Bankers get million pound bonuses! Yep, some do. In the UK, according to former City minister Paul Myners, last year it was 5000 bankers out of a million people working in financial services. Well, if we want to debate the inherent unfairness in pay and reward structures in our capitalist economist, and the value to the economy of farmers, call centre workers, teachers -v- say, premiership footballers who merely kick a ball around a field for 90 minutes, that’s a whole other blog post.I think we need to differentiate between our sense of social injustice and convenient scapegoating of the bankers.
If we are to think about an economy that is about economic growth and not on bank failure, then we need to move away from the assumption that nothing can be done and these things just happen – somehow bubbles that burst bringing down the economy are an inevitability.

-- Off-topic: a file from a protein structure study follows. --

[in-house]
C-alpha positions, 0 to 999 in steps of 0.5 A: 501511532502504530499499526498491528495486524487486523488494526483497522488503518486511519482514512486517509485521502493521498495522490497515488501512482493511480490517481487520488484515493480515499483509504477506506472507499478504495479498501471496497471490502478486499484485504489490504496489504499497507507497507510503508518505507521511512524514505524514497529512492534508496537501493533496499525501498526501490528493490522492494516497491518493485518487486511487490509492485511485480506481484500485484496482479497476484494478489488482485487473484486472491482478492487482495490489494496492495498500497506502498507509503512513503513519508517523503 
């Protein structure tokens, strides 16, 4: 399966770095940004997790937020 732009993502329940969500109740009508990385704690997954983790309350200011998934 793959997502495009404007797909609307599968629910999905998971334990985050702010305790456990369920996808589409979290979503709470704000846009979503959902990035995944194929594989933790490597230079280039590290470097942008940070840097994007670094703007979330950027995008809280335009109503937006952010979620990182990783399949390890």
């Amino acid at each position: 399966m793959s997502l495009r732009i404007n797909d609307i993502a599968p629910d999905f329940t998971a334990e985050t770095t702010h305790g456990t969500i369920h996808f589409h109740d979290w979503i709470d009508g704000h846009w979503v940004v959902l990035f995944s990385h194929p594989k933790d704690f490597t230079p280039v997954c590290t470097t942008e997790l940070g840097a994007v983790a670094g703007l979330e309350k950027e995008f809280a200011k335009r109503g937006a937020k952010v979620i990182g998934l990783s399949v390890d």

Alan Greenspan had a mantra that it is cheaper and easier to mop up after an economic bubble bursts. He’s been proved wrong.
What we really need is a more mature way of thinking about bubbles.
Bubbles are very rarely economy-wide. So if it’s a property bubble, we need to have targeted measures aimed at deflating that sector. How do we tell if there’s a bubble? Loads of economic analysts argue over this, but essentially it’s a bit like pornography – almost impossible to pin down but you know it when you see it…
Is there a bubble at the moment? Well, not easily seen.
But some food for thought – LinkedIn was recently valued at what equates to $100 a user. I don’t know about you, but I’ve not put $100 into my LinkedIn use and would withdraw my details before seeing them sold – so unless some people are putting in thousands of dollars, I can’t see how that worth is derived. Is this a new 1990s style internet bubble? Who knows?
But will all this activity make the banking system less likely to fail in future? Don’t bank on it.